Diverse holy texts digitised by British Librarytext_fields
London: The British Library on Monday launched ‘Discovering Sacred Texts, a digitised collection of sacred books, scrolls and scriptures belonging to diverse religions, including those with Indian origins.
The texts available online for the first time, feature the six most-practiced faiths in the UK - Buddhism, Christianity, Hinduism, Islam, Judaism and Sikhism - as well as a number of other faiths including the Baha'i Faith, Jainism and Zoroastrianism.
Available to all, the website includes over 250 digitised collection items, short films and articles written by academics, faith leaders and practitioners, library curators and cultural leaders, it said in a statement.
On the website are: The Ramayana, an epic poem ascribed to the sage Valmiki, composed in Sanskrit in the first millennium; the Prayer Book of Rani Jindan, a manuscript including three hymns from the Guru Granth Sahib, prepared in the early 19th century; and Adhai Dvipa, a traditional Jain cosmic diagram from the 18th-19th century.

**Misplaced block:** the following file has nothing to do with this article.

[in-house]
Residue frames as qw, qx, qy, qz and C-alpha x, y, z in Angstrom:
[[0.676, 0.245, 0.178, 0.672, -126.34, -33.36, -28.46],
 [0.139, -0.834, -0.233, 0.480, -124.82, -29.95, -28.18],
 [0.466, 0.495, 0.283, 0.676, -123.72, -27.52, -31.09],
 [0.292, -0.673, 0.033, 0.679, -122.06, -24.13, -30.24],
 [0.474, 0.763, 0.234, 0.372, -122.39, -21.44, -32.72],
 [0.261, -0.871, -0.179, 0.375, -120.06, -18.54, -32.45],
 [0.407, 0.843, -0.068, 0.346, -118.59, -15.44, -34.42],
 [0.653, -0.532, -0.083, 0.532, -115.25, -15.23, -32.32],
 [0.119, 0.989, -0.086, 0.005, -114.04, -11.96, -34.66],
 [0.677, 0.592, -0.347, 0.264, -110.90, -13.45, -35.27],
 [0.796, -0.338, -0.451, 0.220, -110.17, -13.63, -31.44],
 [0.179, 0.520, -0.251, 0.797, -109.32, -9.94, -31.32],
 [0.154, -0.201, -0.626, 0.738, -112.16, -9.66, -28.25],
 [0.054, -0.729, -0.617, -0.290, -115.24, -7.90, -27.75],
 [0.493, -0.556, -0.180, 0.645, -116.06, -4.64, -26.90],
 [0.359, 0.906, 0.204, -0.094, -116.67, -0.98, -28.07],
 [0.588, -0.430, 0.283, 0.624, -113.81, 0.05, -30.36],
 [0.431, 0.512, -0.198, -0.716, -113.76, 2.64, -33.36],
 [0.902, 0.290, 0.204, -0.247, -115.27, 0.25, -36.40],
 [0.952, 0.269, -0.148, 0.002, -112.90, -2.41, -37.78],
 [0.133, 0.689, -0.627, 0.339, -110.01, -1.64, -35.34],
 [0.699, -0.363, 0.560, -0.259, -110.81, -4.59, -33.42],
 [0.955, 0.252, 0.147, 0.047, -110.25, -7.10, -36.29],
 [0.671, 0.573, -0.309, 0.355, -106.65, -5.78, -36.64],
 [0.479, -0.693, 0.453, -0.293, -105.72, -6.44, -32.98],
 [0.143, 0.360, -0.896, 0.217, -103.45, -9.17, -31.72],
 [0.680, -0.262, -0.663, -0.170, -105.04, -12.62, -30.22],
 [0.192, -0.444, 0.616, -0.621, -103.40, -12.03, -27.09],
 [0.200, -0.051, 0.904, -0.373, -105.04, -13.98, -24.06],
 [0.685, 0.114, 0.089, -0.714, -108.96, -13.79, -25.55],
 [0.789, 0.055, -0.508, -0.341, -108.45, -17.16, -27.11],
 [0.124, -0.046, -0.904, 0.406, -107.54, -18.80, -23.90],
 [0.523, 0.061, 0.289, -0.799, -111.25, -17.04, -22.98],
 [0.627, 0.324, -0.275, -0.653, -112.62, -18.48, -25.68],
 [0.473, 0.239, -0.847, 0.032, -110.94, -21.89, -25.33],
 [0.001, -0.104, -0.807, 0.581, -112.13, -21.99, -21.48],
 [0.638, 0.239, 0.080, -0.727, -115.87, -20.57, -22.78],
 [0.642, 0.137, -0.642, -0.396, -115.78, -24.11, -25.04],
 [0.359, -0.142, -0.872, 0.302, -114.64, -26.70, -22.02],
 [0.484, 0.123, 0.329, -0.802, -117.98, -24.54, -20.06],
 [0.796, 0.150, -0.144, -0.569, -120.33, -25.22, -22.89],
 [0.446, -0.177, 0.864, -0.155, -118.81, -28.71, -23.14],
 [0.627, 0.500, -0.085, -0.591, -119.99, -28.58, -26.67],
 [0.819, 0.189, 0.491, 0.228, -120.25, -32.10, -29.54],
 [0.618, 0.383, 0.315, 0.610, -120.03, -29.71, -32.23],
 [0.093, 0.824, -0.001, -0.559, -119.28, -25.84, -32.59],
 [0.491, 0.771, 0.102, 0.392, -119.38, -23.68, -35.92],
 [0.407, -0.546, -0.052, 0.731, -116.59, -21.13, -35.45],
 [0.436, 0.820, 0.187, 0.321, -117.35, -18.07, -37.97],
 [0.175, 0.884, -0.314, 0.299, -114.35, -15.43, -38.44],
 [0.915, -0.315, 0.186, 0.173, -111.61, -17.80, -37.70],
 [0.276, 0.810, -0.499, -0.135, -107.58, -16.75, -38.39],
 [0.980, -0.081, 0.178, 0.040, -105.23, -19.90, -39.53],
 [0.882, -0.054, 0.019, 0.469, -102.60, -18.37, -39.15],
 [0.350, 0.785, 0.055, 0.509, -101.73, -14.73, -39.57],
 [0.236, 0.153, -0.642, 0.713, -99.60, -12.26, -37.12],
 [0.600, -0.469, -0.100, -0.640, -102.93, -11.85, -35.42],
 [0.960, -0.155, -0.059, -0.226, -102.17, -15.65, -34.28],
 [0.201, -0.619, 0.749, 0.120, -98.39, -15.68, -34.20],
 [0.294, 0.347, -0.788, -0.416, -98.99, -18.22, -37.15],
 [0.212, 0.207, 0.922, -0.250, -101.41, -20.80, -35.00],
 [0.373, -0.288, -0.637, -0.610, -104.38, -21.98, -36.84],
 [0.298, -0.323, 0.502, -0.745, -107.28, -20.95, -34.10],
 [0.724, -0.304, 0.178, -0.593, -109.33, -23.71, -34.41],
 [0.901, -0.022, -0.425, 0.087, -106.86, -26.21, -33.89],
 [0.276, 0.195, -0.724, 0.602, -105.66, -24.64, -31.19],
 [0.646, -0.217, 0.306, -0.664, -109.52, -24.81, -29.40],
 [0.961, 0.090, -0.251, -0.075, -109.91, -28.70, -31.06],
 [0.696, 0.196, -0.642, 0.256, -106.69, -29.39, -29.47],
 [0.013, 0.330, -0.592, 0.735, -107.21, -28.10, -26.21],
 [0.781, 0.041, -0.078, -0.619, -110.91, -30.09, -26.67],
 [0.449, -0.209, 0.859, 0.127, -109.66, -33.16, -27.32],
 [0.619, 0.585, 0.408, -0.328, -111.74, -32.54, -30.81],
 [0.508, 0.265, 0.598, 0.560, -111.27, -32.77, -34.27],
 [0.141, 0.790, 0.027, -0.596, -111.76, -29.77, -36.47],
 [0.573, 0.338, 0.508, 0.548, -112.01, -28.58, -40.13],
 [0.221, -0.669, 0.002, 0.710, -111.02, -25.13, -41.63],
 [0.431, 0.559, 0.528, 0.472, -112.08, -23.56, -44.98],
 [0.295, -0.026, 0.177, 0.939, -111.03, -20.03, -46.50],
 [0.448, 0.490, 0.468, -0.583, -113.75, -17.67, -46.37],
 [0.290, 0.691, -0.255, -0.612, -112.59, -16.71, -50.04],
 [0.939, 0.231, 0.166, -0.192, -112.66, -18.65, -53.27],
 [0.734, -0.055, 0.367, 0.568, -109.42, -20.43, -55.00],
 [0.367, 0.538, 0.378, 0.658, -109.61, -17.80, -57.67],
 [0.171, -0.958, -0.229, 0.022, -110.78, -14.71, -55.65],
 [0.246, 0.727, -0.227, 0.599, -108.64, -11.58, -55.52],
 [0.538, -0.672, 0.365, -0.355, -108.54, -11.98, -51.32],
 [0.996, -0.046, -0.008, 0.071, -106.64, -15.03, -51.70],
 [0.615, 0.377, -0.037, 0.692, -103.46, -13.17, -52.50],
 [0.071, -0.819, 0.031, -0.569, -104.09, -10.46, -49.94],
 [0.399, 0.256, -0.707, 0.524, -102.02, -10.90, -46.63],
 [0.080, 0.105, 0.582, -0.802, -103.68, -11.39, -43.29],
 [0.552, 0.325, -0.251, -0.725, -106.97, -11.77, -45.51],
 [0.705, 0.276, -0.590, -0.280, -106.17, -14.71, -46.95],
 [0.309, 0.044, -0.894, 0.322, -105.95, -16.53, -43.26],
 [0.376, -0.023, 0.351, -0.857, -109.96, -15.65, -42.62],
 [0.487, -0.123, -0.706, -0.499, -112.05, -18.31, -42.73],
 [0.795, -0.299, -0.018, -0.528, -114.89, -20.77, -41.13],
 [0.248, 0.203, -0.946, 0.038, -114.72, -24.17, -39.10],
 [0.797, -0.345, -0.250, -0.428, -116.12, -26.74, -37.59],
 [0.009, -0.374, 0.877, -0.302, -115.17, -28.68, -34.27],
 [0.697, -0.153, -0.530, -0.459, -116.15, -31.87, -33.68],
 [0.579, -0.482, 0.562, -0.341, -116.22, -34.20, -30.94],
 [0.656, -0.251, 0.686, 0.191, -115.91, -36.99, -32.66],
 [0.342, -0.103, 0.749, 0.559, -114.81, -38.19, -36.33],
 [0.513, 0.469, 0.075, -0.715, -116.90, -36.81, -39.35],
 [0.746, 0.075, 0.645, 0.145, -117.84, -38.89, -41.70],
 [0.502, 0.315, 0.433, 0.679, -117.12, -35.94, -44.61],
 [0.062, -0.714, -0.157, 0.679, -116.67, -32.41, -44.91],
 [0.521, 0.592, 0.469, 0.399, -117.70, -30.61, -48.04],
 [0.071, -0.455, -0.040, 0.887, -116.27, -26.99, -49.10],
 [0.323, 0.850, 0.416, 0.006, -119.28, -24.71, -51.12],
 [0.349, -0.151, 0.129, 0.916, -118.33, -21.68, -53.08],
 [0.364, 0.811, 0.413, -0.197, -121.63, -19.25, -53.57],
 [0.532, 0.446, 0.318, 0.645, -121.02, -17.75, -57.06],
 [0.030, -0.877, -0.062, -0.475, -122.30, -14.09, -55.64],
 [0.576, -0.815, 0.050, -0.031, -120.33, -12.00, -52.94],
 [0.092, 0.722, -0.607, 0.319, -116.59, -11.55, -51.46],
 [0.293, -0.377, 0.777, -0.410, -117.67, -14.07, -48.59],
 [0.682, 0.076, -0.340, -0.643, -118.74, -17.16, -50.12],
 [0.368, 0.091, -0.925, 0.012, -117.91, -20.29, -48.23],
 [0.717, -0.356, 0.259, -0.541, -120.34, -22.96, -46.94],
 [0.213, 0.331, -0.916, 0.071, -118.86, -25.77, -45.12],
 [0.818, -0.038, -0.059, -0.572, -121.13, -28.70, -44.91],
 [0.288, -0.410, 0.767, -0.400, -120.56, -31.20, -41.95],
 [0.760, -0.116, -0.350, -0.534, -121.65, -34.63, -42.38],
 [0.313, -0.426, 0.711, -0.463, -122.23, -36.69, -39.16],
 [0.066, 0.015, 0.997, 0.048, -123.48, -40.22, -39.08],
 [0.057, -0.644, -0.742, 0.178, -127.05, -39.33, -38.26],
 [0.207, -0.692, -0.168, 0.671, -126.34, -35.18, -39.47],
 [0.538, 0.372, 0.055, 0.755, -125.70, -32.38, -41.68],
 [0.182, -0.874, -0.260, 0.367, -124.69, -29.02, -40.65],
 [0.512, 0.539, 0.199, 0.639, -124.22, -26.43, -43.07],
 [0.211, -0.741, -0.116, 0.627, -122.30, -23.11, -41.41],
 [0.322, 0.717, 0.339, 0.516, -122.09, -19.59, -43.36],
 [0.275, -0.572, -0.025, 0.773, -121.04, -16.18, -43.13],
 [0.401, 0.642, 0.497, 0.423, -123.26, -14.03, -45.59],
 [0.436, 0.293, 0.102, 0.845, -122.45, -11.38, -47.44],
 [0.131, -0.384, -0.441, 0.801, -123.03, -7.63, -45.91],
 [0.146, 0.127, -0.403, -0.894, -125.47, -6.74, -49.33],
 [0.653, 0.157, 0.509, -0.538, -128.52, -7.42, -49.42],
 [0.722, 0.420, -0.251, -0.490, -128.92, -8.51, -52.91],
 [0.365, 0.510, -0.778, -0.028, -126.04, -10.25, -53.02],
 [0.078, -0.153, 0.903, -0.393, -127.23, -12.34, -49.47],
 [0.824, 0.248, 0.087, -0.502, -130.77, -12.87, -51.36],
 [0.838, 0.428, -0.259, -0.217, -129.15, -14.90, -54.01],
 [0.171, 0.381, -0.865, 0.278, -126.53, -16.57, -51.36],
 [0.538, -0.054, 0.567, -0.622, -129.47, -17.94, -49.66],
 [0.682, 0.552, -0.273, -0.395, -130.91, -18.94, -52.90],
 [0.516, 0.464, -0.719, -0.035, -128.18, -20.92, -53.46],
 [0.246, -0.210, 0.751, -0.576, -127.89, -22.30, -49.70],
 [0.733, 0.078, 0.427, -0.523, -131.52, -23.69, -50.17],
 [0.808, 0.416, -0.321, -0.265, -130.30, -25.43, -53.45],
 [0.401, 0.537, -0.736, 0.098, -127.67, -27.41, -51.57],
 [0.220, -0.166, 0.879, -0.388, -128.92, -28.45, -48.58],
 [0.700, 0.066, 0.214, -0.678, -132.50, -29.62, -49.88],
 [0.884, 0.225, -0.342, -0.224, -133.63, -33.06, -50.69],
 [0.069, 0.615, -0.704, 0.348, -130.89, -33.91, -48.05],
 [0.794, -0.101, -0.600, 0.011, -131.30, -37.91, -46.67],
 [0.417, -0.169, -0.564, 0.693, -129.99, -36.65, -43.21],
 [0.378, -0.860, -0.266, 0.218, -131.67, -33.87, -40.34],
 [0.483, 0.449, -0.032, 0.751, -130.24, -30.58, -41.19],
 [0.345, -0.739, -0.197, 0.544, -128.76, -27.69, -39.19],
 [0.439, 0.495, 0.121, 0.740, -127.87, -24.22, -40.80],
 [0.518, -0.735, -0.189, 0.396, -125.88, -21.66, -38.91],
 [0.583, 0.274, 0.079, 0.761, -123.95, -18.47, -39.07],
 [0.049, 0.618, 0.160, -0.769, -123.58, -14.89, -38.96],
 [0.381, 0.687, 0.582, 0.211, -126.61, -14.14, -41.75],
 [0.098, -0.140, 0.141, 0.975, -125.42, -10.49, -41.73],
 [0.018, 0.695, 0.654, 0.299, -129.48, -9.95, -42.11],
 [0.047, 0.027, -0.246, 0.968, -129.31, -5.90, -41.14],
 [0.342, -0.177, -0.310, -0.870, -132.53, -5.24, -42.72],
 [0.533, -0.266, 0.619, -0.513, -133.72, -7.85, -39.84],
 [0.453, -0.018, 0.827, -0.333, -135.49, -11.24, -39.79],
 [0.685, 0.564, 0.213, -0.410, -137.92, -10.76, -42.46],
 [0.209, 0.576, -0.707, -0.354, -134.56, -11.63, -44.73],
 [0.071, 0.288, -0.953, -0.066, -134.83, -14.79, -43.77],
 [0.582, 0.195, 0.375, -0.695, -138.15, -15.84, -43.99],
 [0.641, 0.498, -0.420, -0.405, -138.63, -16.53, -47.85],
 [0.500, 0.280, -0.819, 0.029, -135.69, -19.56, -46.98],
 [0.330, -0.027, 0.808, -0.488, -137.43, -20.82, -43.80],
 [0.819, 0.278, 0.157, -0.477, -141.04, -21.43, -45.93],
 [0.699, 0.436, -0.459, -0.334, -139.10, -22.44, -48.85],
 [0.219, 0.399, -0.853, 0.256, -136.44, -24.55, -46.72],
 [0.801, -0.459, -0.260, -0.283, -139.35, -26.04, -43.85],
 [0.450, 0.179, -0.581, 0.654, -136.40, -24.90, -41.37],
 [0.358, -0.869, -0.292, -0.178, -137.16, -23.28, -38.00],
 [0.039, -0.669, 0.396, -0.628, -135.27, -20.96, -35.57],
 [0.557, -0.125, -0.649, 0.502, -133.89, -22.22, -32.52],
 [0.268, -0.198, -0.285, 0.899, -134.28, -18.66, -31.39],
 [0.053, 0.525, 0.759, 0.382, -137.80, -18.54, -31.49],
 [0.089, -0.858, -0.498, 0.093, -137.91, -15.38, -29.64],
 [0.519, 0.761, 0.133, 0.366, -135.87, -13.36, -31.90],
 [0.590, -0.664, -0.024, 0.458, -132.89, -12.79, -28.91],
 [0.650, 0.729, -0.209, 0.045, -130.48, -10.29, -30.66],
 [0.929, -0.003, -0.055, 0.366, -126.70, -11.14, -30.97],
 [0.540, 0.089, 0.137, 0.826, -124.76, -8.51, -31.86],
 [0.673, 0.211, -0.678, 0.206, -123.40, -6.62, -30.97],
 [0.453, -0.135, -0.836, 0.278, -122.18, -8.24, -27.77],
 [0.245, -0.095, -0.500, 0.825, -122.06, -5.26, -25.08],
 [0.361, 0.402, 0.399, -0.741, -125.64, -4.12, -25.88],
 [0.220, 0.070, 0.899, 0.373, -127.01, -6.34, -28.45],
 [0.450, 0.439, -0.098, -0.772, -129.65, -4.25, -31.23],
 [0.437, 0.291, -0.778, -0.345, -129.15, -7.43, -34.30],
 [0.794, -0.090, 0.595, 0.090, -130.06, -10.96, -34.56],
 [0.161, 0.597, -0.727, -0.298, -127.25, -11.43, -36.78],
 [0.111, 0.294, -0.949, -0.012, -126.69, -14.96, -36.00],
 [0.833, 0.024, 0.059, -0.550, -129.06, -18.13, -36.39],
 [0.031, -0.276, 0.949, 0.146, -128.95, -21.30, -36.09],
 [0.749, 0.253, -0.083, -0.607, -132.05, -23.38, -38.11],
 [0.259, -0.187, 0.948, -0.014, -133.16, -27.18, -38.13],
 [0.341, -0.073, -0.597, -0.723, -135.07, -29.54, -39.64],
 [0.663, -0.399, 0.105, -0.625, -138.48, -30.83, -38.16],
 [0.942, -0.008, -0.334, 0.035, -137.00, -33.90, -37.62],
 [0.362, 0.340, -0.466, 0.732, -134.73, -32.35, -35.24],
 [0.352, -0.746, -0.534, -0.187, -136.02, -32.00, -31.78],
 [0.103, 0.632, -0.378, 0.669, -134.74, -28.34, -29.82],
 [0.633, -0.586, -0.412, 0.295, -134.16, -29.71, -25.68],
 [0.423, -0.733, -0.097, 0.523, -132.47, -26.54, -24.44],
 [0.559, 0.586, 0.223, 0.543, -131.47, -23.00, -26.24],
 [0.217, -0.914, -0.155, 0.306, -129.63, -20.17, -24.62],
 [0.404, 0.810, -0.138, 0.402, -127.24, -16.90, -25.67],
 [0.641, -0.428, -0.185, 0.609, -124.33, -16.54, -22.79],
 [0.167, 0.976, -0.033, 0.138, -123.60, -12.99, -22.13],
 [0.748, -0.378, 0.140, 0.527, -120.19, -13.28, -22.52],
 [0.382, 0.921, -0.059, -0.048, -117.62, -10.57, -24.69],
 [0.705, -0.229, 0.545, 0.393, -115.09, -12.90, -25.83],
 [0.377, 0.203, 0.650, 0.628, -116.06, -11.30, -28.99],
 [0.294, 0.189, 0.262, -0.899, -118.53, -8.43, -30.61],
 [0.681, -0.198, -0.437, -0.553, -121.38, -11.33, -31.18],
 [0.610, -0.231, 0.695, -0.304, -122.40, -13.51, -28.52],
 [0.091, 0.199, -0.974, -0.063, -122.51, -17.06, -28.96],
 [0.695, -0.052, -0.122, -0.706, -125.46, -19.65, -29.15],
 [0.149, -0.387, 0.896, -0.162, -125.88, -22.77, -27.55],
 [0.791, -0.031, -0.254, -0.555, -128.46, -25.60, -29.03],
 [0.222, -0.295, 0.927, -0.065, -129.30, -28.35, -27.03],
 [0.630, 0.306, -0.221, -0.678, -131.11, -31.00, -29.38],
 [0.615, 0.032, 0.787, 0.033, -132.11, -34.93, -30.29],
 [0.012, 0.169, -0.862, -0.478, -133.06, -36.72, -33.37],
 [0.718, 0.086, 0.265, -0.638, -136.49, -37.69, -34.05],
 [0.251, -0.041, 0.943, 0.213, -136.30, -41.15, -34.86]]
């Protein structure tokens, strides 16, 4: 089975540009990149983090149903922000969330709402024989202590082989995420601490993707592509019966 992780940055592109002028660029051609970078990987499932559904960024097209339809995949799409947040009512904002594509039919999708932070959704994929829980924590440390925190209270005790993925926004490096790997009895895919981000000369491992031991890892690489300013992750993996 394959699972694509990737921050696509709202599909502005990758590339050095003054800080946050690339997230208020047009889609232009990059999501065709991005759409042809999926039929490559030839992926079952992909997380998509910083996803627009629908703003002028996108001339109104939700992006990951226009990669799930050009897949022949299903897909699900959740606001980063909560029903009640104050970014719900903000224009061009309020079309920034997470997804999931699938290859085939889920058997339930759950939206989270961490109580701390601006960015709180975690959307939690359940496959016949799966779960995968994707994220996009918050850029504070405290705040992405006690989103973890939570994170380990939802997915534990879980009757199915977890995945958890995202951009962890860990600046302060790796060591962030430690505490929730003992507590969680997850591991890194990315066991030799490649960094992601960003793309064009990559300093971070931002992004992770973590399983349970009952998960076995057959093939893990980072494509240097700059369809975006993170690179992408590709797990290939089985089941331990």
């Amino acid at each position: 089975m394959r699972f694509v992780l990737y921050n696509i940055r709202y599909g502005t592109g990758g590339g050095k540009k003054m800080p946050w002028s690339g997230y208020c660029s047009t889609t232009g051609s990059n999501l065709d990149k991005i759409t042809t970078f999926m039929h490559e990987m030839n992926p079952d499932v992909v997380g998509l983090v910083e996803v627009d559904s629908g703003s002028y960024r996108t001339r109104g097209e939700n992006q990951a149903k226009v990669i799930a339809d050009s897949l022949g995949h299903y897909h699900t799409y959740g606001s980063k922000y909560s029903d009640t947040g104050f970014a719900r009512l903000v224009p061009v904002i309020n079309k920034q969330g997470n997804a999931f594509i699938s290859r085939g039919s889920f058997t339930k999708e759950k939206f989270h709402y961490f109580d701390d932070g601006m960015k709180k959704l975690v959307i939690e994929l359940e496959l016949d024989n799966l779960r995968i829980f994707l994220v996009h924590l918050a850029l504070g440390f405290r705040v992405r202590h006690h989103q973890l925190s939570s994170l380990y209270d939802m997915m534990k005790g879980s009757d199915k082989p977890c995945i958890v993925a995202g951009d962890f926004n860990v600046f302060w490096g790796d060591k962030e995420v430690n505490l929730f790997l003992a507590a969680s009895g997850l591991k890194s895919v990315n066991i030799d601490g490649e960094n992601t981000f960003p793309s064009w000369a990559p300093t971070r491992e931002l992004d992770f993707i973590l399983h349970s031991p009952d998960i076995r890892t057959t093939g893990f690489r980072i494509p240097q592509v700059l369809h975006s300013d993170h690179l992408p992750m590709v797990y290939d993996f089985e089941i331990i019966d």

Other highlights include a copy of the Lotus Sutra in a lavishly decorated scroll from Japan, written in gold and silver ink on indigo-dyed paper dating back to 1636; the earliest surviving copy of the complete New Testament, Codex Sinaiticus, which dates from the 4th century.
Parts of the Ma'il Qur'an, one of the very earliest Qur'ans in the world, dating back to the 8th century, and a manuscript of the Hebrew Bible from the 10th century can also be viewed online.
"This site gives free access to an incredible range of texts, videos and curated articles relating to some of the world's major faiths, which we hope will provide an invaluable tool for students, teachers and lifelong learners all over the world," the library said.